Learn how long to smoke a raw ham, what are the best smoking temperatures, and what internal temperature you should aim for. Let's go!
With the holidays quickly approaching, now is the perfect time to learn how long it takes to smoke a raw ham to perfection.
We have previously gone in depth with everything you need to know to smoke a raw ham from start to finish.
But, if you already have a favorite recipe picked out, and are pretty comfortable with how to set up and how to use your smoker, then today we are just going to go over cooking times, cooking temperatures, and target internal temperatures to shoot for when smoking a raw ham.
Hopefully this will get you going on your way to smoking a delicious FRESH ham for your friends and family in no time!
What is Smoked Ham?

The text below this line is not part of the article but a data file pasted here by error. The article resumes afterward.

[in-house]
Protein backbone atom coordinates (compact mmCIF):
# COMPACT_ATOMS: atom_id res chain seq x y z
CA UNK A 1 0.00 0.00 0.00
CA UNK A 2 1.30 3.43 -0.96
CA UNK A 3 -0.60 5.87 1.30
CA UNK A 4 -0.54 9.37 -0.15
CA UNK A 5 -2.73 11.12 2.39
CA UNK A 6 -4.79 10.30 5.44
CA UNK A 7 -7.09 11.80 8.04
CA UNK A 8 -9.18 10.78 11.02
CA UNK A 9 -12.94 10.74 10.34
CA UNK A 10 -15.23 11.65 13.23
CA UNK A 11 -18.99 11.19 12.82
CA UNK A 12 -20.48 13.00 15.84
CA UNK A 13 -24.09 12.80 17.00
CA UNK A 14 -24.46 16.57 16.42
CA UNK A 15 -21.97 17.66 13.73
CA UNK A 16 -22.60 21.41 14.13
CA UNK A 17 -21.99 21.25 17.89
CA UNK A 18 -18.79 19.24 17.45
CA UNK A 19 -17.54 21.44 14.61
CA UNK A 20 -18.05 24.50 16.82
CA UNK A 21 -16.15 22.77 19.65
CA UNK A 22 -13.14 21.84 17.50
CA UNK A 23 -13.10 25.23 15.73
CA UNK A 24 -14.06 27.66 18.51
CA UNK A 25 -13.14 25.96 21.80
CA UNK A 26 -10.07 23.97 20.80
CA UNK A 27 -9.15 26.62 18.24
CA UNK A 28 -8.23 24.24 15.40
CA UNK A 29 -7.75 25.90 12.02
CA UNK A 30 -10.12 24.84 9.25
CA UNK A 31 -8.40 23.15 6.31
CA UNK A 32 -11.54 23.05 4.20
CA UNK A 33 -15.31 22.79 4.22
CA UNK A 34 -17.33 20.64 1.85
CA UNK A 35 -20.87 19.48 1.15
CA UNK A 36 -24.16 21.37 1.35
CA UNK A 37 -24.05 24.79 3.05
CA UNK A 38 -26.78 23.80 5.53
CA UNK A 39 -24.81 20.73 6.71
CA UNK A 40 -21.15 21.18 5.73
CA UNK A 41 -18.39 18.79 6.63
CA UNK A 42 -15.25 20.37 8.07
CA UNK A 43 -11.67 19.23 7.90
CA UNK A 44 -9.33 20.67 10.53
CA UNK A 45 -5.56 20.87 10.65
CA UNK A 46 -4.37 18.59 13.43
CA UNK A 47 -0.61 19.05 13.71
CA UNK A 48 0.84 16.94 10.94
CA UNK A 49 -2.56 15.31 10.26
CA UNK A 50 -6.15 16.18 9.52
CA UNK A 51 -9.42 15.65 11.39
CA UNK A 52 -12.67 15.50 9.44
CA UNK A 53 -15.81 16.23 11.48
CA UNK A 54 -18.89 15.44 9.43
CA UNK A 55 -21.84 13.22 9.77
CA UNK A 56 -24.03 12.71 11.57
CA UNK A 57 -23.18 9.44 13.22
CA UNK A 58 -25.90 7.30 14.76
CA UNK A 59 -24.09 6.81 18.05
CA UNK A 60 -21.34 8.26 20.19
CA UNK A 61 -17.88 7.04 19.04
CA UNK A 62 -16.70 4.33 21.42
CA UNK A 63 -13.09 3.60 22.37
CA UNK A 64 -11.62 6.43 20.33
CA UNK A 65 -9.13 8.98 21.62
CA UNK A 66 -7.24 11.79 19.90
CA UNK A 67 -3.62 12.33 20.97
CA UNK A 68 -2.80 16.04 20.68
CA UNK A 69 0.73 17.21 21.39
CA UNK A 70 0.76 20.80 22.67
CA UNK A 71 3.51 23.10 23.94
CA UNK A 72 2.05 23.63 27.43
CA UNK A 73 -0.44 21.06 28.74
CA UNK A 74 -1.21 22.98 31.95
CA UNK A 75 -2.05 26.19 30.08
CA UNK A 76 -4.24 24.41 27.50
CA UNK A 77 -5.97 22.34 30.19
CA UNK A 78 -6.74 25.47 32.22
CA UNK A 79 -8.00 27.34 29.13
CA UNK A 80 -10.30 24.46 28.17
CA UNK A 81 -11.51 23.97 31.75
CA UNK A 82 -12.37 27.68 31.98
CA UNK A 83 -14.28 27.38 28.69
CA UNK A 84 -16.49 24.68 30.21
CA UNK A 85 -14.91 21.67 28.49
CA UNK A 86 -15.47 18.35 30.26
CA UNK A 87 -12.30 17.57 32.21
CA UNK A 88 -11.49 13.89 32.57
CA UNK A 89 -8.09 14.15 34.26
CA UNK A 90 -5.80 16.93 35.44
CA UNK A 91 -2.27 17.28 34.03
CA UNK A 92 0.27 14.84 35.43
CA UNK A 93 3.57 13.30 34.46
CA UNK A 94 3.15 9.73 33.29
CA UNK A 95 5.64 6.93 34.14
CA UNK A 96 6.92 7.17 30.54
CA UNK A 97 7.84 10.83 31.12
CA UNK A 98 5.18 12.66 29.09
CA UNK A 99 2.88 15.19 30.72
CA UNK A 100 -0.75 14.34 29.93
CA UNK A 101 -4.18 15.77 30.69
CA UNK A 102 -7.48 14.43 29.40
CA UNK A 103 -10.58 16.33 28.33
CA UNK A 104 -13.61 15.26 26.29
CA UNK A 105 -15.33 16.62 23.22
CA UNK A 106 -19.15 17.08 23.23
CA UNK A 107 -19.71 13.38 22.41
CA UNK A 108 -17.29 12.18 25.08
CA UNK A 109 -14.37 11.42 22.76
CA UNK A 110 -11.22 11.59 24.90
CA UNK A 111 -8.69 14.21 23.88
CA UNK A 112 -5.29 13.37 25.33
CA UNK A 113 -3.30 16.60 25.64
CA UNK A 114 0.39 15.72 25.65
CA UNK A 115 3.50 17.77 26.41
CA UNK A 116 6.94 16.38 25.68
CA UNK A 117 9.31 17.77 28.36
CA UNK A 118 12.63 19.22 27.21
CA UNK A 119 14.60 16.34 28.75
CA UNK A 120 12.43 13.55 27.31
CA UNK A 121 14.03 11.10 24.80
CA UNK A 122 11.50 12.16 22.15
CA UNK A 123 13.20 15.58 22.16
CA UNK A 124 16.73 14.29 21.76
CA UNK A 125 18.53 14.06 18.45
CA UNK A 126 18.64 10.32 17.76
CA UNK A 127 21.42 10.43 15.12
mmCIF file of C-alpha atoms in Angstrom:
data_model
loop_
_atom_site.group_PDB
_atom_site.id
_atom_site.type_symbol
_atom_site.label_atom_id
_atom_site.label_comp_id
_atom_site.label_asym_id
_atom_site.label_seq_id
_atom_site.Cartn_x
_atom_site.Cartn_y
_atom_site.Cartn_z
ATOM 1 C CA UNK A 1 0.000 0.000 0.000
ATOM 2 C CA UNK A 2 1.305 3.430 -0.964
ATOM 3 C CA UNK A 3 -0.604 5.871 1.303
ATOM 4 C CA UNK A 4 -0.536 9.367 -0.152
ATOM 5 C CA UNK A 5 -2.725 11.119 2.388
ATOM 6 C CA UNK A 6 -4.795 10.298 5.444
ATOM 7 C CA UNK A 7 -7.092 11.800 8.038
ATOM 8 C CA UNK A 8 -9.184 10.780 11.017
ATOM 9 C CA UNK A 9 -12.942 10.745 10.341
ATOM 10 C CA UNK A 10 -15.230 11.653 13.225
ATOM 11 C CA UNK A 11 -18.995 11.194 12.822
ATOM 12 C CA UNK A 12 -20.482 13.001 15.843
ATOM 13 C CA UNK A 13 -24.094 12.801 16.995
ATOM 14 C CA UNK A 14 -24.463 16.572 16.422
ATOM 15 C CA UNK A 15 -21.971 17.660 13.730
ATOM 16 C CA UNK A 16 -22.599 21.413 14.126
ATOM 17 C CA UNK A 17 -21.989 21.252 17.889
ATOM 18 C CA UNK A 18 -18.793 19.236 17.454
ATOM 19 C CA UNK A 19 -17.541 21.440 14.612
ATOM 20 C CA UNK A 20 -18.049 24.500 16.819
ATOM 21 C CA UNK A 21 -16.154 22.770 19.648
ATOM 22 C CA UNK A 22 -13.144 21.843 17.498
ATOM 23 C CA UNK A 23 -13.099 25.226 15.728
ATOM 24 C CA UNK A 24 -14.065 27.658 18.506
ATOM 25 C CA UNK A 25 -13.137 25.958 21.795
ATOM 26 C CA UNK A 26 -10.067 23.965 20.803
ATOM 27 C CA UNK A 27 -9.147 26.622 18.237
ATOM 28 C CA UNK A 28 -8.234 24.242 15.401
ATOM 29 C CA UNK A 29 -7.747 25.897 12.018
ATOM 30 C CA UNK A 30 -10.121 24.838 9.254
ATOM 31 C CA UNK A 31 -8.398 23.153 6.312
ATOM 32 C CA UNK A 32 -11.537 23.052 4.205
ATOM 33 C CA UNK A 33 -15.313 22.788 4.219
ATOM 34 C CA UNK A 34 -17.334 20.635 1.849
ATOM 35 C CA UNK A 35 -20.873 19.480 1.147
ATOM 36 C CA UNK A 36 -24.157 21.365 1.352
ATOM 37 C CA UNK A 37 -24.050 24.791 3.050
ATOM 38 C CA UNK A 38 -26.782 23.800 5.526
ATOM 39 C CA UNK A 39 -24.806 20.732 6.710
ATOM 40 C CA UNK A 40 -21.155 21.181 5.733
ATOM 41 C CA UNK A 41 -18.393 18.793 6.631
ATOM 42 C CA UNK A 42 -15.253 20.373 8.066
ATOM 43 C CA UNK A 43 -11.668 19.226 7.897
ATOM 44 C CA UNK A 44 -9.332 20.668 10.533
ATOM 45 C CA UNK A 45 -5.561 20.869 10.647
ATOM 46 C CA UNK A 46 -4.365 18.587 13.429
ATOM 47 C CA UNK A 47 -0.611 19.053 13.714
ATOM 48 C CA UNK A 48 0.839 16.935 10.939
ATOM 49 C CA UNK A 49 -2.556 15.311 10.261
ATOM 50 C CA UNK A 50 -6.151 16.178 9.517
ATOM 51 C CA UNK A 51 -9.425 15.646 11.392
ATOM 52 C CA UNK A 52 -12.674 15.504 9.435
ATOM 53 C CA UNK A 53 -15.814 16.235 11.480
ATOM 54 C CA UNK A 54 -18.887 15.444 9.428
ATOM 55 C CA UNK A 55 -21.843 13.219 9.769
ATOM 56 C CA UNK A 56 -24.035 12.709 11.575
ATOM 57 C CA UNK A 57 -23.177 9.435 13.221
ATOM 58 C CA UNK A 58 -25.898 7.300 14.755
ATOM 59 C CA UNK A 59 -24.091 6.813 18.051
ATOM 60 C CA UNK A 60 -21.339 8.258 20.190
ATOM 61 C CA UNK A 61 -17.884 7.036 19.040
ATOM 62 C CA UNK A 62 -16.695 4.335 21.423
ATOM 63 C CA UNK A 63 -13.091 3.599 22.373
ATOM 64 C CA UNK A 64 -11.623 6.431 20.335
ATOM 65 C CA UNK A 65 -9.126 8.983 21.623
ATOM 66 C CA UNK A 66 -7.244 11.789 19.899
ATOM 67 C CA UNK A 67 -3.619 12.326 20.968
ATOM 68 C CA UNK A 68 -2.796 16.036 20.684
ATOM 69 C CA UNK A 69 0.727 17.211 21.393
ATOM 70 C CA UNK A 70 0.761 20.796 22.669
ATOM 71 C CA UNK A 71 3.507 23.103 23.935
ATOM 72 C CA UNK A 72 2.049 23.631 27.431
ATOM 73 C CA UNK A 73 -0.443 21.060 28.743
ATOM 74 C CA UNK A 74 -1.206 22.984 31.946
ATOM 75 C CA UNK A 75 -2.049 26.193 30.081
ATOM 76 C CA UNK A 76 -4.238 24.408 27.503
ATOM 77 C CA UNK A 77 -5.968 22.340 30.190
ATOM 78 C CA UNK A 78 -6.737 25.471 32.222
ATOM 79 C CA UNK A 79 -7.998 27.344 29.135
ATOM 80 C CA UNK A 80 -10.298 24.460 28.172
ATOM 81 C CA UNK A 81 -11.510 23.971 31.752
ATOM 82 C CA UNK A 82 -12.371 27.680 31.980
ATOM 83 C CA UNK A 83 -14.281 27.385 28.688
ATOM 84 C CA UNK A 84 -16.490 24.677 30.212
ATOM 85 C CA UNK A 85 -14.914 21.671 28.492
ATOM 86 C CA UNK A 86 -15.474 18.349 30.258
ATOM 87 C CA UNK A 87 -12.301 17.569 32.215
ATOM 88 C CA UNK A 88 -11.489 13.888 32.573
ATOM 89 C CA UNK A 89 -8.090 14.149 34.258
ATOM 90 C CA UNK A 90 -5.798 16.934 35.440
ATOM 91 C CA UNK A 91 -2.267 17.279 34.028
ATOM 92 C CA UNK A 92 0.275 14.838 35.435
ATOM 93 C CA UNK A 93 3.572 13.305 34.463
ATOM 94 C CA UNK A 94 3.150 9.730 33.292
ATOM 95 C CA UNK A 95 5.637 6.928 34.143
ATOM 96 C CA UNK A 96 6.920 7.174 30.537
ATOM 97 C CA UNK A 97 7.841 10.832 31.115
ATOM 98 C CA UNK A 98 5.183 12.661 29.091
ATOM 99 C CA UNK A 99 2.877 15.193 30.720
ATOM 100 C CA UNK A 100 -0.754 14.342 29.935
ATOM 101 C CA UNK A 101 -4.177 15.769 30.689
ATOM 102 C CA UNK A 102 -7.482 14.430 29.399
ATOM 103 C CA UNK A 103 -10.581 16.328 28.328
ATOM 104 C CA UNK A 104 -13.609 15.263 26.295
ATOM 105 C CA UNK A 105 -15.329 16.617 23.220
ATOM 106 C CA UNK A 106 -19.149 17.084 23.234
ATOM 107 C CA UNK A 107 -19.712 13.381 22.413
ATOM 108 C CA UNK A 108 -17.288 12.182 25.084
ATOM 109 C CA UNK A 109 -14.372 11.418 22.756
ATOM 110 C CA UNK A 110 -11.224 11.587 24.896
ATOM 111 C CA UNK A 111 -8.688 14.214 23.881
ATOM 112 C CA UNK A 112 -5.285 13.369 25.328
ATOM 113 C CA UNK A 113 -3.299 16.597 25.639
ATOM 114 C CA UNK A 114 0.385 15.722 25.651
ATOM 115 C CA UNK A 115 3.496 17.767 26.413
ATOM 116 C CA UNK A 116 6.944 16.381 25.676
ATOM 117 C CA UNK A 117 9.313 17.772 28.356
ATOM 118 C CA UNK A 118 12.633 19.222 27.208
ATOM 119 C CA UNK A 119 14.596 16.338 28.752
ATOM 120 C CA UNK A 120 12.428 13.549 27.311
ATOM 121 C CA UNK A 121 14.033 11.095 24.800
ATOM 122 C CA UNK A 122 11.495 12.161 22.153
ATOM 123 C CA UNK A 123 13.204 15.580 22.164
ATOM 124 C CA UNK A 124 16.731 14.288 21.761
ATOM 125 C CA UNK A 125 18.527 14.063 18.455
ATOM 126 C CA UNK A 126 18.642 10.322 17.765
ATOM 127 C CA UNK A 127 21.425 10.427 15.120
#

Ham is one of the most consumed varieties of pork in the world. The meat is taken from the leg and upper thigh of the pig known as the shank.
It is often cured with salt and various other spices, such as pepper and garlic, and sold already fully cooked in most American grocery chains and meat markets.
Therefore, most Americans have never actually cooked, or even handled a RAW ham.
What a travesty.
Smoked ham has a more unique taste than your garden variety sliced lunchmeat ham. It has the heartier consistency of sliced pork shoulder, sometimes known as pork steaks in parts of the midwest.
And the best part?
Because you are starting with a raw, blank canvas, you can really make it your own with different spices, marinades, injections, and wood choices that you might not usually associate with a conventionally flavored ham!
What Temperature Should You Smoke A Raw Ham?
After you have prepared your meat with salt, spices, injections and marinades you will be ready to smoke it.
Size and Weight
In order to estimate how long it will take to smoke the raw ham, you will need to know how much your ham weighs.